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There have been two noteworthy moments when Presidents have saluted the credit union movement. One was by Democrat and the second a Republican President, 46 years apart.
“We might do something to push this. They are popular.”
Here is President Roosevelt’s “shout out” in 1936:
The White House
July 2, 1936.
Memorandum for the Secretary of the Treasury
What do you think of the publicity on Federal Credit Unions? I understand 1,478 of them have already been organized, with an estimated membership of 205,000. We might do something to push this. They are popular.
F. D. R.
From 1934 through 1940, there were 4,793 new federal charters issued—a rate of 600 per year. Since the NCUA’s three-person board was established in 1978, there have been 1,958 additional charters. A rate of only 45 per year. In the last decade, that number has fallen to two per year.
“I want to congratulate you…”
The White House
November 17, 1982:
I want to congratulate you on the progress you have made as Chairman of the National Credit Union Administration Board.
It was refreshing for me to learn of the accomplishments of the Board and the 17,000 Federally insured credit unions across the country. Under your leadership, there has been remarkable progress toward self-help solutions to the problems facing the credit union industry. I applaud your efforts to meet the growing competition among financial institutions through the reduction of unnecessary regulations, decentralization, and improved communications.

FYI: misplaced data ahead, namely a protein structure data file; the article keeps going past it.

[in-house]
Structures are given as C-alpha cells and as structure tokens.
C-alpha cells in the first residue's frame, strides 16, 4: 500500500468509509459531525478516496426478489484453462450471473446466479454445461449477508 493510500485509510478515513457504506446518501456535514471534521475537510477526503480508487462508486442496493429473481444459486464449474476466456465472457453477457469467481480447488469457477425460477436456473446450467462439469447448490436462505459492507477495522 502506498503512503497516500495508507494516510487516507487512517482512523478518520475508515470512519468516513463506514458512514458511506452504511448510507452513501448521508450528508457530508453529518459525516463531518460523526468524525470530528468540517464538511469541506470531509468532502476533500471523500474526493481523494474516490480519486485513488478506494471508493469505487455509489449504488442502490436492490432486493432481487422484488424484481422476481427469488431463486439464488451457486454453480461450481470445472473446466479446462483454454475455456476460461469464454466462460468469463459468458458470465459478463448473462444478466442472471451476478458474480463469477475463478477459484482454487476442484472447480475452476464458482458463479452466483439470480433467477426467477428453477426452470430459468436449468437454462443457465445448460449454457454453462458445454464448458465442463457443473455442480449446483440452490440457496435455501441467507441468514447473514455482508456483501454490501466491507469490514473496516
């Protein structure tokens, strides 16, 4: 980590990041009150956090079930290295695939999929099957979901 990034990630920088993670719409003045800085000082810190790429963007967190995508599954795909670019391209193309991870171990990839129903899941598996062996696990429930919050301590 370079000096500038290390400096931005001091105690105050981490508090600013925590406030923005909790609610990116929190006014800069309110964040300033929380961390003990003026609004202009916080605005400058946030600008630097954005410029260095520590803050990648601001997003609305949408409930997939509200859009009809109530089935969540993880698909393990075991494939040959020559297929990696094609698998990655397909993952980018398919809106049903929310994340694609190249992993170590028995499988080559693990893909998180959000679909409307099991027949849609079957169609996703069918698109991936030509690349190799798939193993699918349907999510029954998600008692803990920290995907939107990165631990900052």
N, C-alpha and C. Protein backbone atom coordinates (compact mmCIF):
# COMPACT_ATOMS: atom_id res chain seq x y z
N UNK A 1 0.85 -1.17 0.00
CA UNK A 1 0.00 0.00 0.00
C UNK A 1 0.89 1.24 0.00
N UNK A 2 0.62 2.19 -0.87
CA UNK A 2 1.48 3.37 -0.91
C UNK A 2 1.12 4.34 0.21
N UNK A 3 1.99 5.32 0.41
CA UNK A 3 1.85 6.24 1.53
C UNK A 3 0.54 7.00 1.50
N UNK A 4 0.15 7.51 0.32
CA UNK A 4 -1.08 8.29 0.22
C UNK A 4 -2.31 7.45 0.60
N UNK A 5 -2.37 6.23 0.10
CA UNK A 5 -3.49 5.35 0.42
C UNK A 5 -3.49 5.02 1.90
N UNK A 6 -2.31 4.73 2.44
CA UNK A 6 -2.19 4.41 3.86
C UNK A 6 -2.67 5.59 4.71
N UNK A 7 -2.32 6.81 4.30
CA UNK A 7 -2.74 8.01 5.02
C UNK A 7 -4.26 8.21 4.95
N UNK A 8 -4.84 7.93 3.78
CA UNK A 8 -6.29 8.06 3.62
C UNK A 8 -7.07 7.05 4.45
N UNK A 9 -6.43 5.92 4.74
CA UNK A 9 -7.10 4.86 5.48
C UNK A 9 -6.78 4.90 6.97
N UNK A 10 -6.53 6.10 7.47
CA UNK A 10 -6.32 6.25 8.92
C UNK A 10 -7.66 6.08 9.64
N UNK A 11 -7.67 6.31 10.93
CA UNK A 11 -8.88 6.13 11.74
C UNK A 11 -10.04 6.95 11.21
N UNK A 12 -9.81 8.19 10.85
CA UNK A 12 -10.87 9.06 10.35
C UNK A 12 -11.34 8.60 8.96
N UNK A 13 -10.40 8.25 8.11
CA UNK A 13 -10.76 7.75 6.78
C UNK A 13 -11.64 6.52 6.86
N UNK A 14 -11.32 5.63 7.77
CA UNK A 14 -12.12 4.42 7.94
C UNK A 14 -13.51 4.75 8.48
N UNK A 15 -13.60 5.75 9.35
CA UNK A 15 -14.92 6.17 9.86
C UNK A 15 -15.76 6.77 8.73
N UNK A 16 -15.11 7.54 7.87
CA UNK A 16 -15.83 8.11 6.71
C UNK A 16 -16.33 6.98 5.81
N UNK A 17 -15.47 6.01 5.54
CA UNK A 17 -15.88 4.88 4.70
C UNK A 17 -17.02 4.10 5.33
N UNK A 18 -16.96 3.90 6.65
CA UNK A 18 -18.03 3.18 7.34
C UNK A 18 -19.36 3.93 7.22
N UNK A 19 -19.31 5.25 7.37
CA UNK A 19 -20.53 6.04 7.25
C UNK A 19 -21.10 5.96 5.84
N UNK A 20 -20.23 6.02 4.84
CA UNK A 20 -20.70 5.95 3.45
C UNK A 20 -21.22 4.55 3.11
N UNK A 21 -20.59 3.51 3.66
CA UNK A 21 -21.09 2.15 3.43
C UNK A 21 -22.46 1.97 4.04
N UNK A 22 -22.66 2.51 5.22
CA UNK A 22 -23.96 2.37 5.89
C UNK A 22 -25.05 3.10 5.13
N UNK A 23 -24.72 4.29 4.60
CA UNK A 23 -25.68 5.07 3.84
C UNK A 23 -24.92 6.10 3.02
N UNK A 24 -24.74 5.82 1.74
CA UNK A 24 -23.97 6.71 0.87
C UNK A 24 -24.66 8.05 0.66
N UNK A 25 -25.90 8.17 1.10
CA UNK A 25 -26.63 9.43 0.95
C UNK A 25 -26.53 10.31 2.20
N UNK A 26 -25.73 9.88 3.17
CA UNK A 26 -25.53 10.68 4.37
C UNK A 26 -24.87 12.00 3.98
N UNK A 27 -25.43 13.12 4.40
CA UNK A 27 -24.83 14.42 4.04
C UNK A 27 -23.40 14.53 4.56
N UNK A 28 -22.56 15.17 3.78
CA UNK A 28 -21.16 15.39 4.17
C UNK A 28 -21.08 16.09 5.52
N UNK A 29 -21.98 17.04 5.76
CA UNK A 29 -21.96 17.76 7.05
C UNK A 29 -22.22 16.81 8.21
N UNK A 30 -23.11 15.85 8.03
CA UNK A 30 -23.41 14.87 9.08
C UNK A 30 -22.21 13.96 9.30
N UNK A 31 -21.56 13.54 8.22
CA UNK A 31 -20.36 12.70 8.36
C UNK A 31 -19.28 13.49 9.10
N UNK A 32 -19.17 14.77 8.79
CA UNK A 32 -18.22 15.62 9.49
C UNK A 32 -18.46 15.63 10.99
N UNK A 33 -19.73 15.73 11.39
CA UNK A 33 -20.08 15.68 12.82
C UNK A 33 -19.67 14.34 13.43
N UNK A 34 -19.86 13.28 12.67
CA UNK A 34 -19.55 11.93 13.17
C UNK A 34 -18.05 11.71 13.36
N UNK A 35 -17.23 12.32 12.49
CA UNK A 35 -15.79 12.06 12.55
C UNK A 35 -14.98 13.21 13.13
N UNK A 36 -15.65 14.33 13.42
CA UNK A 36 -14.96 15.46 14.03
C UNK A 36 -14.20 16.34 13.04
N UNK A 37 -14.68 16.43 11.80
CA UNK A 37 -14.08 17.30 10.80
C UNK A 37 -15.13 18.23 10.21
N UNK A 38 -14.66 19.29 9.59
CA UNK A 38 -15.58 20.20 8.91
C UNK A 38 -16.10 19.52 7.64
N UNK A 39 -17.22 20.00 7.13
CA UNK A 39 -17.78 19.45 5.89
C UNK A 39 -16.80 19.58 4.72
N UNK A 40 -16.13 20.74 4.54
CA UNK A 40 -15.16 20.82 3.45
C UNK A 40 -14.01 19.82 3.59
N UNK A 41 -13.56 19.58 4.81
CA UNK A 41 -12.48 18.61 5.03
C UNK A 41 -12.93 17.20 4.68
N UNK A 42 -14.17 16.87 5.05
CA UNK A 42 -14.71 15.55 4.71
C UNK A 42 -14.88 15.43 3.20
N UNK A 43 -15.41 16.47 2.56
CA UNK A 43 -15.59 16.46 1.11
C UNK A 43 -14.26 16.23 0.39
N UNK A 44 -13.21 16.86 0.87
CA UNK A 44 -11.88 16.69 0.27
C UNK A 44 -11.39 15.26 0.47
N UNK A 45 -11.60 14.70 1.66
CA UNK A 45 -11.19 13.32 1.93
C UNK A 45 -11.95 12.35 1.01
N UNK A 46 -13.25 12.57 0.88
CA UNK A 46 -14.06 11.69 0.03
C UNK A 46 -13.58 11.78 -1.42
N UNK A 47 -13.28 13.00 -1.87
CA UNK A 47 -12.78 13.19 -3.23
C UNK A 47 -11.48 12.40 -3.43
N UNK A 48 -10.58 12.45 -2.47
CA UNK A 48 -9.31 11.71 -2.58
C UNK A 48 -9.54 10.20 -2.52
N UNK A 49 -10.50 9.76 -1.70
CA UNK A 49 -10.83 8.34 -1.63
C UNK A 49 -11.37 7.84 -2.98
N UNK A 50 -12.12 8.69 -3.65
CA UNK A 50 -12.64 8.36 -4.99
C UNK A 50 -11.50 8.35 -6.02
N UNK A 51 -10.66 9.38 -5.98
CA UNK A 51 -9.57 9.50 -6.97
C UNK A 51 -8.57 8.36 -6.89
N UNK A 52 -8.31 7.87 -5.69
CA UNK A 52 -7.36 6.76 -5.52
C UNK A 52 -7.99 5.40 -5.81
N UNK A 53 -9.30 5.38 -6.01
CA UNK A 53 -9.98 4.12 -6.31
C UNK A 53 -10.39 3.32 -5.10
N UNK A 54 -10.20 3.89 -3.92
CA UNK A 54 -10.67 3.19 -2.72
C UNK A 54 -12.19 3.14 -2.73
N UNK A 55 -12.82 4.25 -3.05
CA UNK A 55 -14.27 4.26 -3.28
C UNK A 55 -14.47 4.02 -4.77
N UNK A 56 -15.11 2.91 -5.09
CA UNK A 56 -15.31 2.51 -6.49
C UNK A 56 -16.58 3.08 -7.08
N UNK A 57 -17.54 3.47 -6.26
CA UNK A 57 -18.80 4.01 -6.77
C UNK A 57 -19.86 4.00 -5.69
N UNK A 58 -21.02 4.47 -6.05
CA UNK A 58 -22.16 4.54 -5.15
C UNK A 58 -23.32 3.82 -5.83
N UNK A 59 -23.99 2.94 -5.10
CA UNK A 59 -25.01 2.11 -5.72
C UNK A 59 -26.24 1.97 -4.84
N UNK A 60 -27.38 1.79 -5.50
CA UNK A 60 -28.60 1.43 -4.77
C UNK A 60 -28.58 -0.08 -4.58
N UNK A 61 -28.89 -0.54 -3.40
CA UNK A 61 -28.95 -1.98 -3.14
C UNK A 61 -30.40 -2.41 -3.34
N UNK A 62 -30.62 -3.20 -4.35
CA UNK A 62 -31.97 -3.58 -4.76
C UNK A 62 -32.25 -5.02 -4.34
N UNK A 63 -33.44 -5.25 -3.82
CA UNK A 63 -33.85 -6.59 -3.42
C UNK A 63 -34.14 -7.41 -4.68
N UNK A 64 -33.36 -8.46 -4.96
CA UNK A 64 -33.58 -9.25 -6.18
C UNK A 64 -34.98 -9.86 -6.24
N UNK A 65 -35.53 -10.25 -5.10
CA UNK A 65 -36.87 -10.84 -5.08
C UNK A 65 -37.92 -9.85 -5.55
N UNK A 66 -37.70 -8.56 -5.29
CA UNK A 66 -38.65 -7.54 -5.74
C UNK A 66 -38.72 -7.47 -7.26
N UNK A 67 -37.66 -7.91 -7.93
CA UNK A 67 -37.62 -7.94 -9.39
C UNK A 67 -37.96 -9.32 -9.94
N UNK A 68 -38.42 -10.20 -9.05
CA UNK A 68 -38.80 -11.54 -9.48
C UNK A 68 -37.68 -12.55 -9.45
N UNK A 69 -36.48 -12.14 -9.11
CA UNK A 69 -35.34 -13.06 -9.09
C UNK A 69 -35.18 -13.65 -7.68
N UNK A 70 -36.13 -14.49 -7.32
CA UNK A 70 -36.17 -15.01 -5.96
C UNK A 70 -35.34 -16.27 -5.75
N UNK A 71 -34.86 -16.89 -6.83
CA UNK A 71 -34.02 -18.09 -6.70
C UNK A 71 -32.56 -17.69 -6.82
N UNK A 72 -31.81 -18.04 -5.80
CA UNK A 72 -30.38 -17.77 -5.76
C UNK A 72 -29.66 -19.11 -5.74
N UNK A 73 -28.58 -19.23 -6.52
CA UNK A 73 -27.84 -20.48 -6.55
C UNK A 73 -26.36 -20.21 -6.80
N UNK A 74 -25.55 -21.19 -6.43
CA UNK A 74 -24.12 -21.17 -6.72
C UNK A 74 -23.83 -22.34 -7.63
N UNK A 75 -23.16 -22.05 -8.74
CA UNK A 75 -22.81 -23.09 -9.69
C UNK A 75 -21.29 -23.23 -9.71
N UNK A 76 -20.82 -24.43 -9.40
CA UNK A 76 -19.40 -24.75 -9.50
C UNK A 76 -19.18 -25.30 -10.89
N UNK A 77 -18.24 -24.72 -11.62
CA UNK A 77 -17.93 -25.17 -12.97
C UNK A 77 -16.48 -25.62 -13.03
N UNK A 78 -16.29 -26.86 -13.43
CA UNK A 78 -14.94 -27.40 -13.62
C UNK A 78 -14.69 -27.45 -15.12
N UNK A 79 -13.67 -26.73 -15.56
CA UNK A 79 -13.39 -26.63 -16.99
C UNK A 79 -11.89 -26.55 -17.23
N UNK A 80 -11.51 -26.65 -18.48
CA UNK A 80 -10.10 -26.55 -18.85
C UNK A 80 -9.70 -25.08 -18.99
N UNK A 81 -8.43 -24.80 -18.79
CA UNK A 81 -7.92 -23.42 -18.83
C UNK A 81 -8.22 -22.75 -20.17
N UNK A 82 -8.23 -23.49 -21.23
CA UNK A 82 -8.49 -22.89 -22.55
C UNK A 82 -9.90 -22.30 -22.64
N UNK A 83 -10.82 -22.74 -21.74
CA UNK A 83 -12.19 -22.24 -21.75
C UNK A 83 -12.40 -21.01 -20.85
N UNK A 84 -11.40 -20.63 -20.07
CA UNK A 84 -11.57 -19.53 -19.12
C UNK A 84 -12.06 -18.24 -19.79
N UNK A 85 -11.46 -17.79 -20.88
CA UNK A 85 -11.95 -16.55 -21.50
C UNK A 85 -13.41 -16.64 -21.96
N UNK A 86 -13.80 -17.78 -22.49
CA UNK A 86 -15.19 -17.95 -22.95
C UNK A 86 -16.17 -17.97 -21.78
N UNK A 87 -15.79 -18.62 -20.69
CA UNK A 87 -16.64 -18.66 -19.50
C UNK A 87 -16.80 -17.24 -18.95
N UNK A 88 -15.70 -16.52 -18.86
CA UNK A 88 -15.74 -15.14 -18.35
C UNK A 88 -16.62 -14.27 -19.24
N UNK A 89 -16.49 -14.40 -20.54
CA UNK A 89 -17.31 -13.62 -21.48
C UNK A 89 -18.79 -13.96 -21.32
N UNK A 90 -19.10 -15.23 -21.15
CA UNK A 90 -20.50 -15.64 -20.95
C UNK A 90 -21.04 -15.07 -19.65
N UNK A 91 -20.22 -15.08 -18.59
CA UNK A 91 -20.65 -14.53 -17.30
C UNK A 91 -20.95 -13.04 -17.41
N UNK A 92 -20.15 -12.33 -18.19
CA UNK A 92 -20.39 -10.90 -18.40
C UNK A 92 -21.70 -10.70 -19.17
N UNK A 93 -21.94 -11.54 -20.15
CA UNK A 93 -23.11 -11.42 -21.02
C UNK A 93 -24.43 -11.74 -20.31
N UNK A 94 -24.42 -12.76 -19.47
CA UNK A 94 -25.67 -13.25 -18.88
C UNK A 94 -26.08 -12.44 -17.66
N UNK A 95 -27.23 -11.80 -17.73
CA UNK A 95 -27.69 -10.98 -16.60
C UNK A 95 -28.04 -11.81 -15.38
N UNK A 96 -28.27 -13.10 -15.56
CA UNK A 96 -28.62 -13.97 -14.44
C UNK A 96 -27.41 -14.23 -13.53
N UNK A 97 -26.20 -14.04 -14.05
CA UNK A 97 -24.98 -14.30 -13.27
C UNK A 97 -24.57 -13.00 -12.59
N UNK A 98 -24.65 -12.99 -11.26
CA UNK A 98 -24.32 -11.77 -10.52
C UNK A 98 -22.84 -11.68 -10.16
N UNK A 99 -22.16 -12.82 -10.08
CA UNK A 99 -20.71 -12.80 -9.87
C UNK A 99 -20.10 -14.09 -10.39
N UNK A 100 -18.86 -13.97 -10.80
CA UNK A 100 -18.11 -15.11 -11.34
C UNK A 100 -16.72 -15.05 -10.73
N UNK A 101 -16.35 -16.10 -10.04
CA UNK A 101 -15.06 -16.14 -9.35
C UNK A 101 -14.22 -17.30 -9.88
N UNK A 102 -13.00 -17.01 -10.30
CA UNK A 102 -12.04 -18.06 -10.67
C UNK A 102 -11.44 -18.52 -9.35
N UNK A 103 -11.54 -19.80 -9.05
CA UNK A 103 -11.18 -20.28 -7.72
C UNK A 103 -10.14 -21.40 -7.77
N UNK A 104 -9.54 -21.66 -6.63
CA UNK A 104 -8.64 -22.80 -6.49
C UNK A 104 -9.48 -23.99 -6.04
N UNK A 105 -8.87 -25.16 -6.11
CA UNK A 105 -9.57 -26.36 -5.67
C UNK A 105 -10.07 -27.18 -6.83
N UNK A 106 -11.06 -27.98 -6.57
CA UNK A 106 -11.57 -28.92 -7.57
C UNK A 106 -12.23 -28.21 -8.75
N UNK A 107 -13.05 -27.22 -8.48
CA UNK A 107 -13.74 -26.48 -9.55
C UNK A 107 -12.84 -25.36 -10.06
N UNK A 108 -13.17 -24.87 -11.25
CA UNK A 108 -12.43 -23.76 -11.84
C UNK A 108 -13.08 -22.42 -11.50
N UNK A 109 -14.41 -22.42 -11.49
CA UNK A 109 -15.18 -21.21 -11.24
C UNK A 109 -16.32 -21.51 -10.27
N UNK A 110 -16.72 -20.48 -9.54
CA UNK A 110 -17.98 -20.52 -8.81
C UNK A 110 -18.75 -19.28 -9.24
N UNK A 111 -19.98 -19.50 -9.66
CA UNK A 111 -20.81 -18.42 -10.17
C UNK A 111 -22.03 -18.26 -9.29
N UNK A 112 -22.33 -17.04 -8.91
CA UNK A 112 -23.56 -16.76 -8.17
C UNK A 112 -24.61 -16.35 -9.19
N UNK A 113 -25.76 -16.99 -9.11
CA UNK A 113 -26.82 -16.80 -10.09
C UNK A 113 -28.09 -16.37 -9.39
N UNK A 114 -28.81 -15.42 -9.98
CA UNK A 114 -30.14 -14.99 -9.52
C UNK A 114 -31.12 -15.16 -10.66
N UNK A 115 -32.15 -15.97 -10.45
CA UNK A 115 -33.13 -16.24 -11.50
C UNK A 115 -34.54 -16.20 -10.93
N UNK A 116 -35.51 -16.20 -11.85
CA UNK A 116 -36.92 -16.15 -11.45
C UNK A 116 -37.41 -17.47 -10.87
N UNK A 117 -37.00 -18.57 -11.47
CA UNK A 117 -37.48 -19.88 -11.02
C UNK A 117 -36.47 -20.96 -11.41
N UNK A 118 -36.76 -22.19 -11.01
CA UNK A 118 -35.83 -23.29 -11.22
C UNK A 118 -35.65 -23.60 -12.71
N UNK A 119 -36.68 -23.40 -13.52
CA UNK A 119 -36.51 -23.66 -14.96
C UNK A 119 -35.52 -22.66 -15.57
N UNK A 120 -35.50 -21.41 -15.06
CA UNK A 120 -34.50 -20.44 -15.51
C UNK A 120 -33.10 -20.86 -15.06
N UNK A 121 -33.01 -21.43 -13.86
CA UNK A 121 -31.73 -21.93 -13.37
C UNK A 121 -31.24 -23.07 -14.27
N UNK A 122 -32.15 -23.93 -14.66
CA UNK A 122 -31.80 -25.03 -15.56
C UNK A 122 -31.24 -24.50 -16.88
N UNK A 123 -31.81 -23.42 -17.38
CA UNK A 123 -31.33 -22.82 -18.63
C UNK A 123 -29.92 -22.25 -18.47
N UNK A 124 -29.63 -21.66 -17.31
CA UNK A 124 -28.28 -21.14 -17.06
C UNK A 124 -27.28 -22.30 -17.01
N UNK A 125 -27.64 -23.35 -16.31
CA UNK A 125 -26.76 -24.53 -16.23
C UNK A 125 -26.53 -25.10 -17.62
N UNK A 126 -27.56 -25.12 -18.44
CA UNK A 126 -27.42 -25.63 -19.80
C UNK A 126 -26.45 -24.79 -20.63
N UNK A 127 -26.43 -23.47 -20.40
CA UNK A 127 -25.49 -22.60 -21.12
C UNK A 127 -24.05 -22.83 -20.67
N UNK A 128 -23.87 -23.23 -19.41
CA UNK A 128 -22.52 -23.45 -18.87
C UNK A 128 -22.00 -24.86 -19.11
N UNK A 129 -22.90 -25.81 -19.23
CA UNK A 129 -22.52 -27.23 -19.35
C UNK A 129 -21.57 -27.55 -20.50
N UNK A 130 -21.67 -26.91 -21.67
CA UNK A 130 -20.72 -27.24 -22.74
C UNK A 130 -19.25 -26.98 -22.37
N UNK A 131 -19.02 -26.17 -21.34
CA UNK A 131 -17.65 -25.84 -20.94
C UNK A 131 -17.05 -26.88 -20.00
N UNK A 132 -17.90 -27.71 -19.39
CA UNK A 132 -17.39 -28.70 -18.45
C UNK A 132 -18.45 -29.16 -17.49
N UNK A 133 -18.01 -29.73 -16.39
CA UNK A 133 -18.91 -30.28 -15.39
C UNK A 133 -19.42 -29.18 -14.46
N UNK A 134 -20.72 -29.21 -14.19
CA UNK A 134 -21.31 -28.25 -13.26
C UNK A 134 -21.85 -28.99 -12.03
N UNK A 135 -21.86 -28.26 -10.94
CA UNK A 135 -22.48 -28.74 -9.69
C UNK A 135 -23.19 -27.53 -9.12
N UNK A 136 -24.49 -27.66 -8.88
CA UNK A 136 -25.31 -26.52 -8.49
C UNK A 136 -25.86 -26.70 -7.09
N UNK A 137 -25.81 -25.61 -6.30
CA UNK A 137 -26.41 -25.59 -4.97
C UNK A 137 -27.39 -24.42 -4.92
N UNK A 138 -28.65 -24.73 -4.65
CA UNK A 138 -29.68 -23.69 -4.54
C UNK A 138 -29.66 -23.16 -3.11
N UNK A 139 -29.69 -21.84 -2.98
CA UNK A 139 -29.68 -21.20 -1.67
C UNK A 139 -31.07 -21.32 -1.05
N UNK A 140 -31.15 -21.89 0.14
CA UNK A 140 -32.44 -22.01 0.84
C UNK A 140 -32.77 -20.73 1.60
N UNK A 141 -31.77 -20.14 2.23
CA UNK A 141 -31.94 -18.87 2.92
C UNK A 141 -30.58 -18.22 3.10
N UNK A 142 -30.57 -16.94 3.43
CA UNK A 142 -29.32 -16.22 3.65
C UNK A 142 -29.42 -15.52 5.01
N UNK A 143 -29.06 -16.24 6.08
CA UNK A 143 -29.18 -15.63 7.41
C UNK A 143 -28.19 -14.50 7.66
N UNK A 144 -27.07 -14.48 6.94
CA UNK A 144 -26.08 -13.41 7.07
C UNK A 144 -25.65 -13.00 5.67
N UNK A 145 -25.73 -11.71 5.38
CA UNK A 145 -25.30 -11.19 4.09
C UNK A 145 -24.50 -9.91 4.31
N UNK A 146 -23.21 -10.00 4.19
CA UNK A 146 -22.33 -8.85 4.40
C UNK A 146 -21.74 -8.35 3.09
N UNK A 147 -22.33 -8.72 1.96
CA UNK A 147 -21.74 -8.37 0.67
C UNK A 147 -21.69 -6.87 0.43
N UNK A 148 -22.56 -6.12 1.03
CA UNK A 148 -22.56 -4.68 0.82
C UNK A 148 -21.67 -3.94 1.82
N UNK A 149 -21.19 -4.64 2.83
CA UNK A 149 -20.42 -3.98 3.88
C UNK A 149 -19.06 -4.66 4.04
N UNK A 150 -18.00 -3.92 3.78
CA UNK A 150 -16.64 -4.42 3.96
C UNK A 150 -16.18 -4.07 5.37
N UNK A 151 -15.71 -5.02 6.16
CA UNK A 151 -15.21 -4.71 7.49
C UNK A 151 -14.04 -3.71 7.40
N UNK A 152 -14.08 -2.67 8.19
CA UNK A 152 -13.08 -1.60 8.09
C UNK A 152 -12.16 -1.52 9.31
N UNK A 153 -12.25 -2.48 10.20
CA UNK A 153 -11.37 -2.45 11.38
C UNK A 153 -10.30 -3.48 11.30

I especially want to note the way you were able to guide the credit union movement toward restoration, on its own initiative, of the financial health of the National Credit Union Share Insurance Fund. This effort illustrates a basic tenet of our administration, that, given the leadership and the opportunity, individual citizens acting together can often find solutions to their problems and need not turn to the government to bail them out.
Keep up the good work.
Signed Ronald Reagan
Source: NCUA’s 1982 Annual Report page 4
In April 1982, the NCUA completely deregulated the savings rules controlling all federal credit unions. From 1982 through June 1987, the credit union system’s share growth exceeded 15% annually. In these same six years, 511 new federal charters were granted, a rate of almost two per week.
The rules controlling bank and S&L deposit products were not fully ended until June 1987. The April 1982 NCUA board action gave credit unions a five-year head start competing in the new era of deregulation.